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Today, New Relic announces the general availability (GA) of our native support for OpenTelemetry Protocol (OTLP) and OpenTelemetry. New Relic’s native support for OpenTelemetry includes GA support for Trace data and early access support for Metrics and Logs with our OTLP ingest capability.

New Relic’s native support for OTLP in the Telemetry Data platform features a cost-effective, high-performance observability platform that offers a variety of benefits: 

  • Long-term storage
  • Powerful querying of your telemetry data
  • Easy to use dashboards, analytics, and alerting
  • Sophisticated applied intelligence

Combining this with Amazon Web Services (AWS)  Distro for OpenTelemetry (ADOT), which has reached stable status, provides you with a powerful observability solution for your AWS workloads and infrastructure.

OpenTelemetry: the instrumentation standard at New Relic

New Relic has been contributing to and updating our support for the Cloud Native Computing Foundation (CNCF)’s OpenTelemetry open-source project. OpenTelemetry is a set of tools that support instrumenting, generating, collecting, and exporting of metric, log, and trace data. Using this data, you can understand and troubleshoot the performance and behavior of your applications. OpenTelemetry’s specifications for Trace data and the SDKs for Java, .NET, Go, and Python are all at version 1.0 and considered stable. Specifications for Metric and Log data, as well as other language SDKs are continuing to evolve. 

In April, New Relic announced early access availability of native support for OpenTelemetry ingest via OTLP. OTLP is the default transport protocol for OpenTelemetry and it can be used with any OpenTelemetry-compatible telemetry source. With GA of native support for OpenTelemetry, you can now easily ingest your OpenTelemetry data and get complete visibility into your entire stack in one platform.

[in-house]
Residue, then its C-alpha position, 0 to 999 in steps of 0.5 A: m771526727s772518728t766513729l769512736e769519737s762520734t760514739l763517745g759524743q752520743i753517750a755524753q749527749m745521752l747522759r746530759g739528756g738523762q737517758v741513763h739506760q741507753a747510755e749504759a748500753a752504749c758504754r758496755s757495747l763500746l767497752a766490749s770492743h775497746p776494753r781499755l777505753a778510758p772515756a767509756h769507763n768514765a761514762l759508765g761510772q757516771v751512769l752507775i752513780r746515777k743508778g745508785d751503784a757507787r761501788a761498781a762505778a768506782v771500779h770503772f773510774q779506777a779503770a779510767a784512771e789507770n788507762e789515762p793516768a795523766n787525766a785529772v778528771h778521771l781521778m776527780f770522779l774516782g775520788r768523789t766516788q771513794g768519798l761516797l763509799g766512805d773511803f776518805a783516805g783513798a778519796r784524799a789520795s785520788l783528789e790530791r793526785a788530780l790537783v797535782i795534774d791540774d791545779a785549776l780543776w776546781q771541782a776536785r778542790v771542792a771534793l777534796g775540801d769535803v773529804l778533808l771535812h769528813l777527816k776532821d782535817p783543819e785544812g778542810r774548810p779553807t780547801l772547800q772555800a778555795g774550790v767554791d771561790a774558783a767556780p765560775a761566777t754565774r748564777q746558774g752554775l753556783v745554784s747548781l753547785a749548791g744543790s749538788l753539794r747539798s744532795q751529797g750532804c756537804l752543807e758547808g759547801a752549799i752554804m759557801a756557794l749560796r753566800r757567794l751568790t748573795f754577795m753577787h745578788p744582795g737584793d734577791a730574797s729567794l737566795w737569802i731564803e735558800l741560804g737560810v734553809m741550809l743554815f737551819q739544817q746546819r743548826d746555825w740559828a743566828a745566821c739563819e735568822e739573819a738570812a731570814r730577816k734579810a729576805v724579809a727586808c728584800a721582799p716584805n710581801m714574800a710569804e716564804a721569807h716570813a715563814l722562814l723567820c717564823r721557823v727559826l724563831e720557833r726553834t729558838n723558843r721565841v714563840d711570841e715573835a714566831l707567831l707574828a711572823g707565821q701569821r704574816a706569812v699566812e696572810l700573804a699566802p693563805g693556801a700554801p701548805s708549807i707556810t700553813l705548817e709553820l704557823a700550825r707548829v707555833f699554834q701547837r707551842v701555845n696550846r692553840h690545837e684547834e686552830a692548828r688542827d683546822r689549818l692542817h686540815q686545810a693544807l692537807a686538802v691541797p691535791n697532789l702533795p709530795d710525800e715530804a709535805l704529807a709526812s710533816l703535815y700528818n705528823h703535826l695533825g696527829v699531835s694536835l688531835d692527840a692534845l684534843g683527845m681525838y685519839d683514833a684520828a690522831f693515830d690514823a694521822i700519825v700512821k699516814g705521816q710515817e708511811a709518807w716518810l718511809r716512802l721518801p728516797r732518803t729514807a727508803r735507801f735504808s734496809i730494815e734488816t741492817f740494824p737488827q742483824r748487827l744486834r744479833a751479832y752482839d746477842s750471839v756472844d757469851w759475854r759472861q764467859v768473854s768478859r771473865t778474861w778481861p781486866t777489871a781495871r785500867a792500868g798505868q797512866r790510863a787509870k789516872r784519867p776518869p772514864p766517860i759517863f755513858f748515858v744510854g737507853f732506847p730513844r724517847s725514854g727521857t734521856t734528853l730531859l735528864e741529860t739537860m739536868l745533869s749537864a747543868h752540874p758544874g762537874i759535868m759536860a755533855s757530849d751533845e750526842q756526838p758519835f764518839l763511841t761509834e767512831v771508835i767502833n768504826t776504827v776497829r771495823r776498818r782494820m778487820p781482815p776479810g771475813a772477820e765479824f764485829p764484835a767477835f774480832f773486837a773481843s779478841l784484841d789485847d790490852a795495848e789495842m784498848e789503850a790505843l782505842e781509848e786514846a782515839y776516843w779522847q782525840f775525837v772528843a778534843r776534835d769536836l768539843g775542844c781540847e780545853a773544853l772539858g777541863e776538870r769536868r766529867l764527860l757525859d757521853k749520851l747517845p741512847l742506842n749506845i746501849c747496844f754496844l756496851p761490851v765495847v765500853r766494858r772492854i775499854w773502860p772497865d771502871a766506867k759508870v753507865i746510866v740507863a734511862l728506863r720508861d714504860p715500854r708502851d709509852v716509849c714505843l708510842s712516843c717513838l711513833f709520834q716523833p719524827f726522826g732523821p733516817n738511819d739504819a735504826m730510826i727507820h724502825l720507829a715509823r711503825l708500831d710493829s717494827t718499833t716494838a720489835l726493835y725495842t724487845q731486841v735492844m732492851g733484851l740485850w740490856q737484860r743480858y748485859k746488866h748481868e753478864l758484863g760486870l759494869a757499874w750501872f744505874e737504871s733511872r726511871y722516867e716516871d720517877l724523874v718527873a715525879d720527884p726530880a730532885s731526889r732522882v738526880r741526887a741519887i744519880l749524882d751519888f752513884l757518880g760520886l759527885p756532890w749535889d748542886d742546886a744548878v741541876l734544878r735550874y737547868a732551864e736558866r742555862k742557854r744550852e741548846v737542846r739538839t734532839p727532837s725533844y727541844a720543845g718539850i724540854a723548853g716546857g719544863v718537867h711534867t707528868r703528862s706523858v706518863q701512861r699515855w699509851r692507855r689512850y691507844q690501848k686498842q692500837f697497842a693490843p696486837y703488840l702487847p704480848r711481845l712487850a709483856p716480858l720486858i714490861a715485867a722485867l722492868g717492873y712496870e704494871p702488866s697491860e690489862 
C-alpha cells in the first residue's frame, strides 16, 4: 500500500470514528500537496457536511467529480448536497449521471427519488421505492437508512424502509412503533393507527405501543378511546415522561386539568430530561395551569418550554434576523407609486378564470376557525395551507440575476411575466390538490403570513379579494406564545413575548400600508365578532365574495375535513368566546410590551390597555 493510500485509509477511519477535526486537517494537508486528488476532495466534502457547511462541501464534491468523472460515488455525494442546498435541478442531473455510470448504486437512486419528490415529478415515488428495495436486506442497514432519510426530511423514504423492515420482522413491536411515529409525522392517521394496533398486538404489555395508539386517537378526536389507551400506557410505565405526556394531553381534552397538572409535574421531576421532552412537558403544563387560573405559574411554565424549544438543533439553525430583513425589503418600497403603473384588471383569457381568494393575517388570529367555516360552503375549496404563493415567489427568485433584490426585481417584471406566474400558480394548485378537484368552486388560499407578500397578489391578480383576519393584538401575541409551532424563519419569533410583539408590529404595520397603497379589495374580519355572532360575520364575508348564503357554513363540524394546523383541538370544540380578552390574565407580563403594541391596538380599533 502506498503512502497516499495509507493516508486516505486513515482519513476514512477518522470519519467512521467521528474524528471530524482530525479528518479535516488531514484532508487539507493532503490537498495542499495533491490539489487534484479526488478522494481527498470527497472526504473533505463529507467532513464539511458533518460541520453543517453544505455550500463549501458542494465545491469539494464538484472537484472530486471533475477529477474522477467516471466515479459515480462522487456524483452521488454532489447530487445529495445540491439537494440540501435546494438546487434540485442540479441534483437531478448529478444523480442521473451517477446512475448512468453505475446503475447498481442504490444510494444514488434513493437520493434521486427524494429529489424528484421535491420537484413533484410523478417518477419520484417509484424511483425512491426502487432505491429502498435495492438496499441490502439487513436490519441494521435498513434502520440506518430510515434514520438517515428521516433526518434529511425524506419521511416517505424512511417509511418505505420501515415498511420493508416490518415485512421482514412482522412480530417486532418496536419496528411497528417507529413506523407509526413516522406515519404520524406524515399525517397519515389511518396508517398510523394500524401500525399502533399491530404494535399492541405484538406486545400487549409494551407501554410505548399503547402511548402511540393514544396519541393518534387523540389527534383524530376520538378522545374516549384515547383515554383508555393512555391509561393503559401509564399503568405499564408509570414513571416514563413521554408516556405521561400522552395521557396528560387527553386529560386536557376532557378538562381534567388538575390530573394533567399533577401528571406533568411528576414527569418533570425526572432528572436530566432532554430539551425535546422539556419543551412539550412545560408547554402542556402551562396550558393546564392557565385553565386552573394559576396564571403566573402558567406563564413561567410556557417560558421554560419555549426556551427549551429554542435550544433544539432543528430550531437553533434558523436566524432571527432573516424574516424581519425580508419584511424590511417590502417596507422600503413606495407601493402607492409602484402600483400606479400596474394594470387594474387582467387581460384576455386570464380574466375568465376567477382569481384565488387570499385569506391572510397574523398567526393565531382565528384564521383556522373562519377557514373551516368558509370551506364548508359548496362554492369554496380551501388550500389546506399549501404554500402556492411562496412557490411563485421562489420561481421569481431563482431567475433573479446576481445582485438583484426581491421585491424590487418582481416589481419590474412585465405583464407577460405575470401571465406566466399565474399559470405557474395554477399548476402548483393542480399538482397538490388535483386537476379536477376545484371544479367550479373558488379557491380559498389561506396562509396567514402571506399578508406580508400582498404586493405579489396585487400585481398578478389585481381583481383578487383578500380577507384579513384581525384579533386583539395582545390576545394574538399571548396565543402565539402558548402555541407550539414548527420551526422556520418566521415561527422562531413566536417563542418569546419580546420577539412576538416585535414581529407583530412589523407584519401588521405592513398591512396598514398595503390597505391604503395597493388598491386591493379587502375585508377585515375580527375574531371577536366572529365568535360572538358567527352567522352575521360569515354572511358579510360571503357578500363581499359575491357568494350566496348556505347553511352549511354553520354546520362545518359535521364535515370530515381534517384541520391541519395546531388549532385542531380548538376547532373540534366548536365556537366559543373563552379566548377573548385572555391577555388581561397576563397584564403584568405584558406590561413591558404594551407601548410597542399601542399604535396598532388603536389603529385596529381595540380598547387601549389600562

Get started with OpenTelemetry
binoculars looking out over a city

Getting started with OTLP endpoint

Let’s explore how you can import data to New Relic with an OpenTelemetry SDK or collector. It requires only a few steps. 

  1. Point your OTLP exporter at the New Relic OTLP endpoint
  2. Add a header attribute, api-key, whose value is the Account License Key for the New Relic account you want to send your data to. 

Here’s what that might look like in the otel-config.yaml file if you’re using an OpenTelemetry collector:

     api-key: ${NEW_RELIC_LICENSE_KEY}

For more information, check out the OpenTelemetry quick start documentation.

Using AWS with New Relic

If you’re running your workloads on AWS, AWS has made it even faster to get started with OpenTelemetry by providing instructions and pre-built packages with their AWS Distro for OpenTelemetry. You can find those under AWS OTel Collector on Github. For example, here’s how to get started with the collector using Docker Compose. If you’re using EC2, you’ll need to install Docker and Docker Compose first.

Following those instructions will get data flowing into AWS X-Ray and Amazon Cloudwatch. To send the metric and trace data from the Java sample application to New Relic, you’ll need to add an entry for the default OTLP exporter, and configure it to use the New Relic OTLP endpoint and your api-key. Then configure the metric and trace pipelines to use the OTLP exporter.  

Here’s what that looks like:

  • Copy the example collector configuration file and Docker Compose configuration file:

    curl -o config-test.yaml

    curl -o docker-compose.yaml

  • Add the OTLP entry described above with the New Relic OTLP endpoint and api-key header to the exporters section of the collector configuration file, config-test.yaml.  The exporters section will then look like this:
    loglevel: debug
      api-key: <your_new_relic_api_key>
  • Then add the OTLP exporter to the list of exporters for the traces and metrics pipelines.  The pipelines section will then look like:
      receivers: [otlp]
      exporters: [awsxray,otlp]
      receivers: [otlp]
      exporters: [awsemf,otlp]
  • Configure your AWS credentials in docker-compose.yaml as per the instructions.
  • Start the collector, sample app, and traffic generator using Docker Compose:

docker-compose up

After a few seconds, you should see a new AOCDockerDemoService show up in the list of entities in New Relic One. It will be listed along with any other entities and observability data, whether the data came from OpenTelemetry, a New Relic agent, or a wide variety of other open source tools and technologies.

Select the entity from the list and quickly see a summary of the response time, throughput, and error rate for the service.

New Relic One dashboard with OpenTelemetry

Performance broken down by transaction (endpoint) and database query is also available, along with a breakdown of errors, for troubleshooting service problems.

You can also go to distributed tracing and dive deeper into the OpenTelemetry trace data, as shown in the following images.